The Kenyan Olympic team landed in England on the 4/7/2012 to begin their final acclimatisation and preparation for the London 2012 Olympic Games. But their journey started many years ago, often as children, with dedication and enthusiasm for their sport, their country, to better themselves and their family and for a healthy lifestyle. Kenyan athletes, typically well-known for their excellence in endurance events including the marathon and steeple-chase have a natural affinity towards a lean body-type. But Kenya also has the reigning world record holder and world championships gold medallist, as well as the reigning Olympic gold medallist for the 800m. Whatever your interest in sport and athletics, there has never been a better time to improve your nutrition levels and discover a healthy lifestyle and exercise routine.
So how can you follow in the footsteps of great Kenyan runners such as Paul Tergat and Catherine Nyambura Ndereba? Nutrition is a key part of any athlete’s training programme, but is perhaps the most important part of a long-distance runner’s training programme. Long-distance running requires a lot of energy; running on empty just isn’t an option. Below are some basic building blocks from which all good athlete’s nutrition programmes stem.
Carbohydrate’s form the basis of any runner’s diet. They provide the energy to run. A steady supply of energy is necessary for distance running and the best way to get this is to build up a store from complex carbohydrate foods such as pasta, rice, ugali, maize etc. However it is a good idea to not eat these within an hour or so of taking part in exercise because they could cause digestive discomfort.
For every hour that you take part in exercise, you need to take in some more energy, in order to keep your stores supplied. A good food to eat as a snack whilst exercising would be fruit, or sweet tea with sugar and milk.
Muscle is what channels the body’s power. Without muscle, you wouldn’t be able to move. Building muscle doesn’t have to mean that you want to become a weightlifter or body-builder, but is part of every good athlete’s routine. Protein is essential to build and repair muscle and must therefore be a good proportion of your diet. This can either be found in meat and fish, or in legumes and pulses, such as lentils and beans. It is not a good idea to eat protein less than two hours before you exercise, but forms an essential part of your first post-exercise meal or snack. This post-exercise food should be eaten within thirty minutes of finishing helping restock your body and prevent stiffness and fatigue.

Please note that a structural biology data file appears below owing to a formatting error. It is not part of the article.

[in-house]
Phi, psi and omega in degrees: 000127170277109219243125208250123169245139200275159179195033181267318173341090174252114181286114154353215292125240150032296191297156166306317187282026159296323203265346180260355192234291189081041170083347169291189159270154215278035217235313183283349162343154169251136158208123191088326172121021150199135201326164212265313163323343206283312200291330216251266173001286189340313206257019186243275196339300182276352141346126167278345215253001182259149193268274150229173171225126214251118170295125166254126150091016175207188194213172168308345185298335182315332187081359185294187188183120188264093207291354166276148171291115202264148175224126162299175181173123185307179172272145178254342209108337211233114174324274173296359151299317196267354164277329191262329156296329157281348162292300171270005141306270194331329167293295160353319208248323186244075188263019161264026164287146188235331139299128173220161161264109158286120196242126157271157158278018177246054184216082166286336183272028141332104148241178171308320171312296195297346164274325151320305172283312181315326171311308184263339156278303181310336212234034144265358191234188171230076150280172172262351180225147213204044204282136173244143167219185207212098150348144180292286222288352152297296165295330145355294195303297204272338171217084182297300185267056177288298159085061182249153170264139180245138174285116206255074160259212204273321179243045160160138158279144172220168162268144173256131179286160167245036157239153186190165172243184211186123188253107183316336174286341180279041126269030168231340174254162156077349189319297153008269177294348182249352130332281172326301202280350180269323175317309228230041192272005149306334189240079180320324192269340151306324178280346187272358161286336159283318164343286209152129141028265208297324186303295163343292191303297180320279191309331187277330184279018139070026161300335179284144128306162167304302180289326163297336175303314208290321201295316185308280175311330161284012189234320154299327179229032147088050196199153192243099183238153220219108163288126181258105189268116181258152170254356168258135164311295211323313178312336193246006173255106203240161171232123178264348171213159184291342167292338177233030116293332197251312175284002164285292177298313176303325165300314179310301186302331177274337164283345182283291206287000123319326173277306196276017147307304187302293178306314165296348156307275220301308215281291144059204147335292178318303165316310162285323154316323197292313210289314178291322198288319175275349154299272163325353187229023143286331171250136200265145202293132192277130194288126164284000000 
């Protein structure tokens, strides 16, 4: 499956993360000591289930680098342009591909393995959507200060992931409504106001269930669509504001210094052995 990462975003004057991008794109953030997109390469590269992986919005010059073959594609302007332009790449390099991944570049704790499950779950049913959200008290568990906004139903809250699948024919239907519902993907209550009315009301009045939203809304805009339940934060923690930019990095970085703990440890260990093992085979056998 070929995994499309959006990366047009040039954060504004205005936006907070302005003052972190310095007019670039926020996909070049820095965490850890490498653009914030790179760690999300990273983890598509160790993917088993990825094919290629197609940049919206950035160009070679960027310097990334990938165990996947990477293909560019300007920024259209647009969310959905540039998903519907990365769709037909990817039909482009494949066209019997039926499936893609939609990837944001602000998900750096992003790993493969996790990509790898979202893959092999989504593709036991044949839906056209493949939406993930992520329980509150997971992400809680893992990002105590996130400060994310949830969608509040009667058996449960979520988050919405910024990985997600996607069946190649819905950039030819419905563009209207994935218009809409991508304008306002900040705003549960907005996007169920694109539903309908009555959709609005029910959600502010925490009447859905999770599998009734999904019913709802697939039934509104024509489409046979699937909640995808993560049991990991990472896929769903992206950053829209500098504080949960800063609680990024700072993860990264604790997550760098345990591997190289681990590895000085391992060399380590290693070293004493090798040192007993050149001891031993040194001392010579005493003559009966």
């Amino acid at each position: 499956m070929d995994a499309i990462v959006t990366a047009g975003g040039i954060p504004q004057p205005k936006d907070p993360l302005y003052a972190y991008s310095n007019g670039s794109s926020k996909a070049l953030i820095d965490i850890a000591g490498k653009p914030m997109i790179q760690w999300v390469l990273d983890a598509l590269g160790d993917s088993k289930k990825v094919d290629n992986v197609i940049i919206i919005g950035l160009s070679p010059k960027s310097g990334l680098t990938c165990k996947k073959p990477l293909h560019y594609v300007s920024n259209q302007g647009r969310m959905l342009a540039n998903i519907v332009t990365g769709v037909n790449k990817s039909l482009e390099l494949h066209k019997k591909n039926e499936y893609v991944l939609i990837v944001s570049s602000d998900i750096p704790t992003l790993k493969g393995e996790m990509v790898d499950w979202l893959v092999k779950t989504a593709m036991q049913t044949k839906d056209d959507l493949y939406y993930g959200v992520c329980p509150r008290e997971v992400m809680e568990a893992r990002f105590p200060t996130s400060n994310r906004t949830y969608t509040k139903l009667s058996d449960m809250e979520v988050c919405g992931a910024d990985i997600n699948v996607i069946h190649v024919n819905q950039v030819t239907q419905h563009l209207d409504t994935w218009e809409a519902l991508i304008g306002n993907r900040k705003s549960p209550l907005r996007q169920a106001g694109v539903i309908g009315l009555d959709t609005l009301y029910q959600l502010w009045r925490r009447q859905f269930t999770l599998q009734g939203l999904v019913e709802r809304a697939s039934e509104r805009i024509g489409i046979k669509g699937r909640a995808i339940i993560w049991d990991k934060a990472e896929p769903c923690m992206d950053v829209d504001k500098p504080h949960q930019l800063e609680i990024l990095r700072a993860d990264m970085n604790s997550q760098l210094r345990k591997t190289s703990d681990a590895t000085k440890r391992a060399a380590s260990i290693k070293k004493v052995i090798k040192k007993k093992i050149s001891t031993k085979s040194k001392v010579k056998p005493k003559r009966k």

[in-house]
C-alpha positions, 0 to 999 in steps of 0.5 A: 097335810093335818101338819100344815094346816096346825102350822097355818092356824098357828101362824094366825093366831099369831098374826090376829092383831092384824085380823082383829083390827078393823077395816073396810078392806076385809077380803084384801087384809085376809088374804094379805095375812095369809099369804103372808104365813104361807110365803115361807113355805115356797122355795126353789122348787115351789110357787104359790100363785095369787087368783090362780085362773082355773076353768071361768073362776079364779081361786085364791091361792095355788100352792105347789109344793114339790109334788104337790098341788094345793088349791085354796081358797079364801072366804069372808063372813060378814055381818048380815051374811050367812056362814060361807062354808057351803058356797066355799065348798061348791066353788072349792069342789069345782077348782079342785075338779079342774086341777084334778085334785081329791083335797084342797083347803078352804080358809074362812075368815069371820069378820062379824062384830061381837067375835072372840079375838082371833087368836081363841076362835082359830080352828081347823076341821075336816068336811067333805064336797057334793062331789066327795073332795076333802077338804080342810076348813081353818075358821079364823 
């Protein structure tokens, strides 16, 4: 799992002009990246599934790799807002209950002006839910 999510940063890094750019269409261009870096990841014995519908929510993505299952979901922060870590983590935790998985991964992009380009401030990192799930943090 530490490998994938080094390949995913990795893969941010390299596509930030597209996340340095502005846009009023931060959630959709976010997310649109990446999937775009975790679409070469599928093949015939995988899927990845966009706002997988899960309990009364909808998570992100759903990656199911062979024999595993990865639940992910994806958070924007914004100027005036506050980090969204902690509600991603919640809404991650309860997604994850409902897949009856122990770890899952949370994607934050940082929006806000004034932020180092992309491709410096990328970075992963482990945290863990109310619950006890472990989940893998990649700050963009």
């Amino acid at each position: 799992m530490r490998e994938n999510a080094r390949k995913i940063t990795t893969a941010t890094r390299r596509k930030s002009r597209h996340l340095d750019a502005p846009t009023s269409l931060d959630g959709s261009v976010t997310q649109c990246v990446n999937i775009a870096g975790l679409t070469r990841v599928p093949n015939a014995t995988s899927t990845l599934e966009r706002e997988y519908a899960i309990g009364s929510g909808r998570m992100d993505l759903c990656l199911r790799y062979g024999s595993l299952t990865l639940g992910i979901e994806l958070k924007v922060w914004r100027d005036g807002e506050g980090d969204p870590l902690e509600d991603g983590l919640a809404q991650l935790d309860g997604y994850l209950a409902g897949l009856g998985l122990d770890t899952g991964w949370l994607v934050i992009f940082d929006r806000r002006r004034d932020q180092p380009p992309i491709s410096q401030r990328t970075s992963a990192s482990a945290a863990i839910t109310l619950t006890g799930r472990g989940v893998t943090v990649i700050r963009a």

Hydration is the other vital part of a long-distance runner’s training programme.
Try to drink a minimum of three litres of water per day on a regular basis. When you exercise it is important to keep well hydrated during the exercise, regardless of whether the day is particularly hot or not. A simple rule to help you remember is to drink a minimum of 200ml for every 20 minutes of exercise. If you are exercising for more than 30minutes, it is also important to replace not only the fluid but the electrolytes such as sodium lost through sweating. This can be done either by mixing a little salt into the water, or drinking a specially formulated sports drink. Making sure that you eat a palatable snack can also help replace fluids. Hydration is really the foundation of a healthy lifestyle and to nutrition. If in doubt, drink some more. If you feel thirsty, drink. If however you feel like you have had enough to drink, listen to your body and take a break. Ultimately a healthy lifestyle helps you to tune in to your body and its natural signals which let you know what you need to eat and drink and when.
Even the healthiest of lifestyle has the occasional bout of illness or injury. In order to maintain your new-found levels of fitness and health, it is important to overcome illness or injury as quickly as possible. For illness in particular it is vital to buy safe medication that works and is legitimate as unsafe, unregulated medication could cause longer term problems and set you even further back in your quest for a better overall health and fitness. If you are injured then rest and carefully easing yourself back to where you were, whilst eating a wide array of fruit and vegetables that are available to you will help you to a speedy recovery.
Enjoy watching your compatriots at London 2012 Olympic Games and use their success as a motivation to boost your own health and fitness.
Katie Nathan is a freelance health writer from England who writes on behalf of an ethical online healthcare business. She strongly believes that prevention is better than the cure especially when it comes to promoting healthy living and exercise.